FDA Seizes Adulterated Crabmeat Containing Antibiotic Chloramphenicol

BATON ROUGE, La. -- At the request of the Food and Drug Administration (FDA), U.S. marshals seized approximately 1,144 cases of Bernard's brand frozen crabmeat while it was being held for sale at Southern Cold Storage Company in Baton Rouge on July 2, 2004 because it was adulterated with an unapproved food additive, chloramphenicol.

 

The U.S. marshals seized approximately 304 cases of pasteurized special white crabmeat; 200 cases of pasteurized special claw crabmeat; and 640 cases of pasteurized jumbo lump crabmeat. Imported from China, the frozen crabmeat has an estimated value of $86,944.

 

In accordance with the Federal Food, Drug and Cosmetic Act, food products that contain chloramphenicol are adulterated and are not permitted to be sold in or imported into this country.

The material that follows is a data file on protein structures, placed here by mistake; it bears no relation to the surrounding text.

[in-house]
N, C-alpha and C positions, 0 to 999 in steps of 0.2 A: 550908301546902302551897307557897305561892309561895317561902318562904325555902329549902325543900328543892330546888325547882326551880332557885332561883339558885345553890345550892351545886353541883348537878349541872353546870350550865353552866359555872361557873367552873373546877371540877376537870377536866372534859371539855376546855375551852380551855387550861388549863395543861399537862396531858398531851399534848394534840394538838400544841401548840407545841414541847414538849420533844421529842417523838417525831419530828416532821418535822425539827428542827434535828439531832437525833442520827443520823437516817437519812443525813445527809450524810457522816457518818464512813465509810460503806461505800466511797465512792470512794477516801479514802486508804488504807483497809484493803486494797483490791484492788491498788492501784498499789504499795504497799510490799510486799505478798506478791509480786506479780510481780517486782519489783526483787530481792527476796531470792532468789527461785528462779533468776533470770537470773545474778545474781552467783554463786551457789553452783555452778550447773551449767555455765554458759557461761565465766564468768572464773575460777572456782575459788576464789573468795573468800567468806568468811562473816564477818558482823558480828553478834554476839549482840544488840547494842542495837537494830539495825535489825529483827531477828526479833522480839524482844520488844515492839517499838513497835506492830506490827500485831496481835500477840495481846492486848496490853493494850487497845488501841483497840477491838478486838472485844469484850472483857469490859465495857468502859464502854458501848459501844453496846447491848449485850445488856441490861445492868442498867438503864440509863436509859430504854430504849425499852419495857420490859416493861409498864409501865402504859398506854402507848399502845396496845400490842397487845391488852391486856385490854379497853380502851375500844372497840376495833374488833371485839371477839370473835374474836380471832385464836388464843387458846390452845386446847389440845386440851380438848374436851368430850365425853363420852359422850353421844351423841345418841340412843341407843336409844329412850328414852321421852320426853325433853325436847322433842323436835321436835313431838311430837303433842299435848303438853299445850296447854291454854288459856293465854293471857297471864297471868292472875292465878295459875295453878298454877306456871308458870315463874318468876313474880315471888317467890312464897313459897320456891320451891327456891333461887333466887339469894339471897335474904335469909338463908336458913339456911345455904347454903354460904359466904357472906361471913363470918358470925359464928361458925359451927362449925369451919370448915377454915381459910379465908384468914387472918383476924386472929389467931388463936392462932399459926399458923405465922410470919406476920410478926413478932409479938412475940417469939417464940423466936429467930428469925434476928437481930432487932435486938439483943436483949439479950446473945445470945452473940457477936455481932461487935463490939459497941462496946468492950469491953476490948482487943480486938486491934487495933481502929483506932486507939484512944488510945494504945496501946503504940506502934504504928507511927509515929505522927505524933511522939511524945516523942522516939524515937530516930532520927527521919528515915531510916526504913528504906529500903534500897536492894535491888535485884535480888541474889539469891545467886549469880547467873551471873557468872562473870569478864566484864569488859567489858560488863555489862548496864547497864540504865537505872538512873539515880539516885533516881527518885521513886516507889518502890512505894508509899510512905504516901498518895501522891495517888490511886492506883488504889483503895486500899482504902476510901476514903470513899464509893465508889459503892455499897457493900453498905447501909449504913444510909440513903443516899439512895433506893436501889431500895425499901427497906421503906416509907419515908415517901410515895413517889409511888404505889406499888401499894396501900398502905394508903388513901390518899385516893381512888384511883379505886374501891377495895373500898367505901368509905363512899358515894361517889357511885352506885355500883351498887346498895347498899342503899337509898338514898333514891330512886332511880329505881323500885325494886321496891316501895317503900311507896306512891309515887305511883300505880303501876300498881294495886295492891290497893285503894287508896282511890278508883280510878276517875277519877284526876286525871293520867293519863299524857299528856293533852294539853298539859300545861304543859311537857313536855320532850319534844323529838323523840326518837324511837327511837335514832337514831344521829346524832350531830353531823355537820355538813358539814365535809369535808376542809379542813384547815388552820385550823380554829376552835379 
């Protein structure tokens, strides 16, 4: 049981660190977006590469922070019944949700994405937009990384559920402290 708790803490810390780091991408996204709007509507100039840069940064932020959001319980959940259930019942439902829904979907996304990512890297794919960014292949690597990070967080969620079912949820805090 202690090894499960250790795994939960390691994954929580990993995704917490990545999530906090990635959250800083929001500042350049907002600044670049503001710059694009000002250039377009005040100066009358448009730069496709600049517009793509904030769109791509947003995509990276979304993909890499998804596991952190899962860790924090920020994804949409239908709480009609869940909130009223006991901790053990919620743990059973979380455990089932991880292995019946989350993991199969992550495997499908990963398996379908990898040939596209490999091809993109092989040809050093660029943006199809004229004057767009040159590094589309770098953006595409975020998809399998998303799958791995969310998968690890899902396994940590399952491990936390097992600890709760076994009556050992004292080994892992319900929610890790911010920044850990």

Chloramphenicol is a broad-spectrum antibiotic drug used to treat life-threatening infections in humans, usually when other alternatives are not available. The use of this antibiotic is limited because of its potentially life-threatening side effect, idiosyncratic aplastic anemia. For the very small number of the population susceptible to this side effect, exposure to chloramphenicol could be serious or life threatening. Because of the current uncertainty regarding the dose-response relationship between chloramphenicol ingestion and aplastic anemia, it is not possible to define a safe level for the presence of this antibiotic in food products.

 

In June 2002, the FDA announced increased sampling of imported seafood for the presence of chloramphenicol. This action was taken because some states and other countries detected low levels of chloramphenicol in imported shrimp and crayfish.

 

The agency will continue to detain or seize any food imports that contain chloramphenicol to ensure that this product is not released for human or animal consumption in the United States.

 

Source: FDA

 

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